-NO- I believe elected officials, not unelected bureaucrats must have the final say in compensation plans & benefits for public employees. Elected officials are selected by their communities to represent their voices in local government. Residents deserve to have visibility into the salaries of public employees and benefits. Also, they should know the rationale behind those decisions.

I opposed this bill because I’m concerned this would put too much negotiating power in the hands of arbitrators to settle contract disputes, at the expense of elected officials.

HB4438 PASSED: 88-18; HB4439 PASSED: 90-16

HB4071: Sets Price Controls for Chemotherapy Treatments
-NO- House Bill 4071 amends the Michigan Insurance Code of 1956 (MCL.500.100 to 500.8302), adding a new provision for orally administered chemotherapy treatments.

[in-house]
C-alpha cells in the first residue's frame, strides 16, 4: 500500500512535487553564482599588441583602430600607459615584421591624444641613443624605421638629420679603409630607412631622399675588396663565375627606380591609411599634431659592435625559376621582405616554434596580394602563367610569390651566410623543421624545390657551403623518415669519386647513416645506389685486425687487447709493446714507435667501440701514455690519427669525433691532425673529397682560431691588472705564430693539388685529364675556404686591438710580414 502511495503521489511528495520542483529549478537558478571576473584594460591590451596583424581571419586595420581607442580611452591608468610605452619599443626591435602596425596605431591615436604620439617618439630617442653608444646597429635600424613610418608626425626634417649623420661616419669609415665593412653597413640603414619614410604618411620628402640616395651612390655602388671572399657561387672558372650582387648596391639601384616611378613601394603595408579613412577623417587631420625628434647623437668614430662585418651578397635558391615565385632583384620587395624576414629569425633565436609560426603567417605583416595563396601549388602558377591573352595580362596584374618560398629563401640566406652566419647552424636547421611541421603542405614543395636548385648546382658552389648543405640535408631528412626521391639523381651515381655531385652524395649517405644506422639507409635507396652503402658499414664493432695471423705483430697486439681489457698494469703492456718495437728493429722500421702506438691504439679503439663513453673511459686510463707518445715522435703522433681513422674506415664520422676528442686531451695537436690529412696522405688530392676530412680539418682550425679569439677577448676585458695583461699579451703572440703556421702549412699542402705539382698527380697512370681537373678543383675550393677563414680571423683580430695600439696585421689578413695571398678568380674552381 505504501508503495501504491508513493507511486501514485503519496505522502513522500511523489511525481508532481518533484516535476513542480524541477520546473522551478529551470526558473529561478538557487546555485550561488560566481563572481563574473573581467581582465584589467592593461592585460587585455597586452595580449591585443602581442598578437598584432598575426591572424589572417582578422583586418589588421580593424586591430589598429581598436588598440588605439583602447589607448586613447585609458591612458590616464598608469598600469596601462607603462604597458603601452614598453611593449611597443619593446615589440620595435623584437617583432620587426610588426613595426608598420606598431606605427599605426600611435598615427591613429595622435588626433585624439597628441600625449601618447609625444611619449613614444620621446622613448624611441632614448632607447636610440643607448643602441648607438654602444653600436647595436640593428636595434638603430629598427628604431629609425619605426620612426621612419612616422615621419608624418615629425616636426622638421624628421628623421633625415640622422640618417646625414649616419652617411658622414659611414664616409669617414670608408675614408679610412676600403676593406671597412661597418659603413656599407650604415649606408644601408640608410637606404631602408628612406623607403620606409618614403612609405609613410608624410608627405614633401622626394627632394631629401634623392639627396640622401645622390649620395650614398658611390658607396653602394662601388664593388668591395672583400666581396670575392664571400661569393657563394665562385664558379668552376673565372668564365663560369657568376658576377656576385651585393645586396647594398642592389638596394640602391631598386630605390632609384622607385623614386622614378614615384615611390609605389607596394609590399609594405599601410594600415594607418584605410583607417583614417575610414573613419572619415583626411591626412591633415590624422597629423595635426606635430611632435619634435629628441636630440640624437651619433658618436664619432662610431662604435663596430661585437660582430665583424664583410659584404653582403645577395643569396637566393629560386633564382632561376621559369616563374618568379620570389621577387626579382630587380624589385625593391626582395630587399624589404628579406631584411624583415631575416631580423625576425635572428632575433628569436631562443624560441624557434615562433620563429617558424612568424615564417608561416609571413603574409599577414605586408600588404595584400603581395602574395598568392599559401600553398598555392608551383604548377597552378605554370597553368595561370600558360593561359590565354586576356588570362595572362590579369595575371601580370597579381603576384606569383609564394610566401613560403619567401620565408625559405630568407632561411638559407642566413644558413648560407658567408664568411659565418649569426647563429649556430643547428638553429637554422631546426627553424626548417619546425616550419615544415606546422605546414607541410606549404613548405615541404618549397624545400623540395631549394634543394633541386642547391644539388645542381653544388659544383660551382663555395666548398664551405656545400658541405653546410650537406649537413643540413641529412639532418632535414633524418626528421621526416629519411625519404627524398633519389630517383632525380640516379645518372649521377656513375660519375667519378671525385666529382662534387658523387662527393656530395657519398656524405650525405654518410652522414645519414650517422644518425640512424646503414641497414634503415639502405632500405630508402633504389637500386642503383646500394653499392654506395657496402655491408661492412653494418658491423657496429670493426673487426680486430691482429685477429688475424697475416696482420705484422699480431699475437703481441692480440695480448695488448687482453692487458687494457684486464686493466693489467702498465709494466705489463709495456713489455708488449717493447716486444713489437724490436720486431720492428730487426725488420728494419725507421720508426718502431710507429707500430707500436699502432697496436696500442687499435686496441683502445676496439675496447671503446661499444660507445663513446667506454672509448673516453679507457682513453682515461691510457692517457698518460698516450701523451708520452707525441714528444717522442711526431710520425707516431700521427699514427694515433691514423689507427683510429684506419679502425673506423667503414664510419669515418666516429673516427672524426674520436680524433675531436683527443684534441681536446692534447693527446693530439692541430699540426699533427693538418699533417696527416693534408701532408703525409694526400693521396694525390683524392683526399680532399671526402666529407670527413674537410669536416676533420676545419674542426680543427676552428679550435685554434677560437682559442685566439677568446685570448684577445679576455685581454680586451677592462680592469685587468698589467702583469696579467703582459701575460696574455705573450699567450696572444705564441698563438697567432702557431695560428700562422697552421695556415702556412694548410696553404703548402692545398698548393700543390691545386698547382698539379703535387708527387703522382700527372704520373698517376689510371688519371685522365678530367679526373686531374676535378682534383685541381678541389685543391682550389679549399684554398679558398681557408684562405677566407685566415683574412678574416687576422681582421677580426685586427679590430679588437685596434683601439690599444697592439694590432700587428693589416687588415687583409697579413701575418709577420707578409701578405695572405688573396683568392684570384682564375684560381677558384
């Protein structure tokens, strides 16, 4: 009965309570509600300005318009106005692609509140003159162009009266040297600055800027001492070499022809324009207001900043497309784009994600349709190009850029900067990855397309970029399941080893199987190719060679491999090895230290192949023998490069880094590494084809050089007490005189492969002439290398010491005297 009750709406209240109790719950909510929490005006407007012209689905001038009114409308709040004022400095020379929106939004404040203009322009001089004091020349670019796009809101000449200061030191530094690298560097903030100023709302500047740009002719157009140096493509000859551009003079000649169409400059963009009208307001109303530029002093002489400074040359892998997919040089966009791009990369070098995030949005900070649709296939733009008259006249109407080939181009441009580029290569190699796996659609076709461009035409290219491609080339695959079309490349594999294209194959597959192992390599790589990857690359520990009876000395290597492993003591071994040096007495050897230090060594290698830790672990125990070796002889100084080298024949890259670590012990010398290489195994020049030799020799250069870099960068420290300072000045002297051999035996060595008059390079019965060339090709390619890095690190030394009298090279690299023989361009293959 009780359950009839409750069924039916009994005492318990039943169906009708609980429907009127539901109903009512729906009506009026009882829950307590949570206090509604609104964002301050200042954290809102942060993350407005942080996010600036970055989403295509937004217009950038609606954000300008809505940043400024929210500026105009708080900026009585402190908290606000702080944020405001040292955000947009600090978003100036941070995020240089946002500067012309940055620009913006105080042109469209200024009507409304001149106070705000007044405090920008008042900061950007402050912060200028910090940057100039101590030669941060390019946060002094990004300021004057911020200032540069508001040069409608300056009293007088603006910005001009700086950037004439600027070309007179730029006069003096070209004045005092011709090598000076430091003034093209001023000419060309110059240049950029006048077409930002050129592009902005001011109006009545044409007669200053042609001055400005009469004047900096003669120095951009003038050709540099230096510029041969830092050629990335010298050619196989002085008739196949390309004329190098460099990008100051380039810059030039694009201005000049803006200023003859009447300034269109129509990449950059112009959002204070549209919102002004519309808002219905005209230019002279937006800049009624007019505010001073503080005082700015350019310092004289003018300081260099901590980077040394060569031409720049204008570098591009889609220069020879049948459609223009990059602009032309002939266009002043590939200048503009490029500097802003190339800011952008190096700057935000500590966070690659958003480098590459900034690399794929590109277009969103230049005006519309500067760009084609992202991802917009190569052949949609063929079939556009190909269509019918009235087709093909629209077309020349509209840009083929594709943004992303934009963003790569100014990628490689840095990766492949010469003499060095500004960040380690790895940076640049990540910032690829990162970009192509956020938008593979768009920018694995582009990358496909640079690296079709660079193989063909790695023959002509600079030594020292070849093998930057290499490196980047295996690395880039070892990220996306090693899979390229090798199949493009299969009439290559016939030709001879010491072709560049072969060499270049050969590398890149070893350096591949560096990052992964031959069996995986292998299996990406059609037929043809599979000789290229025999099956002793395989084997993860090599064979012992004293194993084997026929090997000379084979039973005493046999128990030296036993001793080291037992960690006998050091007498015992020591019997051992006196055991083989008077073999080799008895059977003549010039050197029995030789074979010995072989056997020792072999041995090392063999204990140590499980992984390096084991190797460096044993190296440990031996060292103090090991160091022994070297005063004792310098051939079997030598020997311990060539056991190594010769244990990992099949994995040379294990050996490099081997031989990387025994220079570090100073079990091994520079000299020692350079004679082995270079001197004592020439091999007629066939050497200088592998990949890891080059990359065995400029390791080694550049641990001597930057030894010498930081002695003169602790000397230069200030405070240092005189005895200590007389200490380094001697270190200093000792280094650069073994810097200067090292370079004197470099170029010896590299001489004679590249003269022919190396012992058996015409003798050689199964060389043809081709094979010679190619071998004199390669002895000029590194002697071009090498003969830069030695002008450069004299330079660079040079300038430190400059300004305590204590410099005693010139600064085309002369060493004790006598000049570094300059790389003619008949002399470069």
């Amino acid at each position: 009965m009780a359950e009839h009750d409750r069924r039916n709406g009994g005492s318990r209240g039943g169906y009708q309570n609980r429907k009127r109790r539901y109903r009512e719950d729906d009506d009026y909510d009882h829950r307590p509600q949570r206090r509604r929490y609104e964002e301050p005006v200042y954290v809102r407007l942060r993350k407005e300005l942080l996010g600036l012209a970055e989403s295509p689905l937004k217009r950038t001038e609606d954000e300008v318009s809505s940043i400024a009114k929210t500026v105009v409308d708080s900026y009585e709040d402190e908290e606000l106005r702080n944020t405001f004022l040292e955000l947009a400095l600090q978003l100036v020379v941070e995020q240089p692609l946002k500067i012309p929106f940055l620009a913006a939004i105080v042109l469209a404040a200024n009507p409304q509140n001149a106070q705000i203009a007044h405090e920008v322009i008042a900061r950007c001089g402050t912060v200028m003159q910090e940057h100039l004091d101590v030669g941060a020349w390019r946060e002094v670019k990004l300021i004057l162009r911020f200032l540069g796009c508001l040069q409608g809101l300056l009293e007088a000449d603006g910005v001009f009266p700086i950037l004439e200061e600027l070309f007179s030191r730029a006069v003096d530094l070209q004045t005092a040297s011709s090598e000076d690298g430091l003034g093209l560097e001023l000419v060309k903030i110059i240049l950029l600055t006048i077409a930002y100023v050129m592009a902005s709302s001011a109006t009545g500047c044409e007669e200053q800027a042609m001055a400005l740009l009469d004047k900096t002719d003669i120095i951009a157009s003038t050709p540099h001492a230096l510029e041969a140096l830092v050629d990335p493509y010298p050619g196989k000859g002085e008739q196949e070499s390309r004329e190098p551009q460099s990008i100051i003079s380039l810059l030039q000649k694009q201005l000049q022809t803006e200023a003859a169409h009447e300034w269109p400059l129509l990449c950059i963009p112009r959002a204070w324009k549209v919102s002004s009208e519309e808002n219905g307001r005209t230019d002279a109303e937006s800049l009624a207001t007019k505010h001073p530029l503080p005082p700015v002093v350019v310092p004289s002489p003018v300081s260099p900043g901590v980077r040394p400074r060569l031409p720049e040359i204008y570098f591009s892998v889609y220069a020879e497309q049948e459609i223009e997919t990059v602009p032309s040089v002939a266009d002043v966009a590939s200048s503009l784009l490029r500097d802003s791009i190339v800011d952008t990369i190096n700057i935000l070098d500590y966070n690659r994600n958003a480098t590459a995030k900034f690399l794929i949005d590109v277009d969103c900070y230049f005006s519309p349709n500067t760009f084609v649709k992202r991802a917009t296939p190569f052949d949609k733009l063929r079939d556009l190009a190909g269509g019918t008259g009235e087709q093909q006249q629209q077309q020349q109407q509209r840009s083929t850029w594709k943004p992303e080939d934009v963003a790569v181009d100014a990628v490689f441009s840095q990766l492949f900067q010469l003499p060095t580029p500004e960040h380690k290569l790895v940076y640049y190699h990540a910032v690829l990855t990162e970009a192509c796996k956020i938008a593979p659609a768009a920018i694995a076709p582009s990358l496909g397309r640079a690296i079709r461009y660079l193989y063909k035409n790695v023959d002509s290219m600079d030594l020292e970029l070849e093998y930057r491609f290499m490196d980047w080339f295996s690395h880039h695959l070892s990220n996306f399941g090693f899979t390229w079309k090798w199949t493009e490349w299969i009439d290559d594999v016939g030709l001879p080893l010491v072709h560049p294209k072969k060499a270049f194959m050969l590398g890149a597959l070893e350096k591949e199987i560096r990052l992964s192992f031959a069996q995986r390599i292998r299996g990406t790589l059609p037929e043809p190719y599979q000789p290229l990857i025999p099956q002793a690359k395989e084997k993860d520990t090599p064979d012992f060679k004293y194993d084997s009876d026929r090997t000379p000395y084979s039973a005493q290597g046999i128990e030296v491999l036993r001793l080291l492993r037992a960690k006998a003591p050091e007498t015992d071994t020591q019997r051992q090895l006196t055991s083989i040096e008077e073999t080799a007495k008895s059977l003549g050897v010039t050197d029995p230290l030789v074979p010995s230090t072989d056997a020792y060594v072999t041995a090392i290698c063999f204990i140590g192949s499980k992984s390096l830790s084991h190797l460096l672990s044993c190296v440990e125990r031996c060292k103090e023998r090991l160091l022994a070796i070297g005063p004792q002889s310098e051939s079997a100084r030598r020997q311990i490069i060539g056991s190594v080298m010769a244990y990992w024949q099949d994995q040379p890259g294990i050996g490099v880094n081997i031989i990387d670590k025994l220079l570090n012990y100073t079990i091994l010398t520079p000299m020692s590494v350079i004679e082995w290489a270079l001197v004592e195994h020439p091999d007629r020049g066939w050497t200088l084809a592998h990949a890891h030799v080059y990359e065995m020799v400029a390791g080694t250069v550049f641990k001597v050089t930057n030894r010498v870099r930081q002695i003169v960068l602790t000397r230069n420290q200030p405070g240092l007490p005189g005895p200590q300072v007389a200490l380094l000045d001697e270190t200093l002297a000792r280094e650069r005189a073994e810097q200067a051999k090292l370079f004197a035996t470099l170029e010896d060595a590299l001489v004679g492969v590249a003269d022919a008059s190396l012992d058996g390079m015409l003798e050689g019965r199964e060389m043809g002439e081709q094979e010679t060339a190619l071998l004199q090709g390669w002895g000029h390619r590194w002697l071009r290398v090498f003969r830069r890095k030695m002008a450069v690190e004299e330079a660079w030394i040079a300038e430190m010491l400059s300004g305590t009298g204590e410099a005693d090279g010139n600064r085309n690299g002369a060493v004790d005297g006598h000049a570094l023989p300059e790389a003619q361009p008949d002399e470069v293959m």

This bill puts into place price fixing mechanisms for chemotherapy treatments in the State of Michigan. Government imposed price controls have a very poor track record of lowering health care costs. In some ways, price controls actually make the problem worse.
Currently, health care is very expensive because health care workers have to spend so much time and money complying with countless government regulations put in place with the “Affordable Care Act.” The cost of this time is passed along to patients in the form of higher health care costs. To lower health insurance costs, an effective solution would be to significantly reduce bureaucracy doctors have to deal with at the state and federal level, so they can give patients the time and attention they deserve and spend less money out of pocket to ensure compliance with state and federal statutes.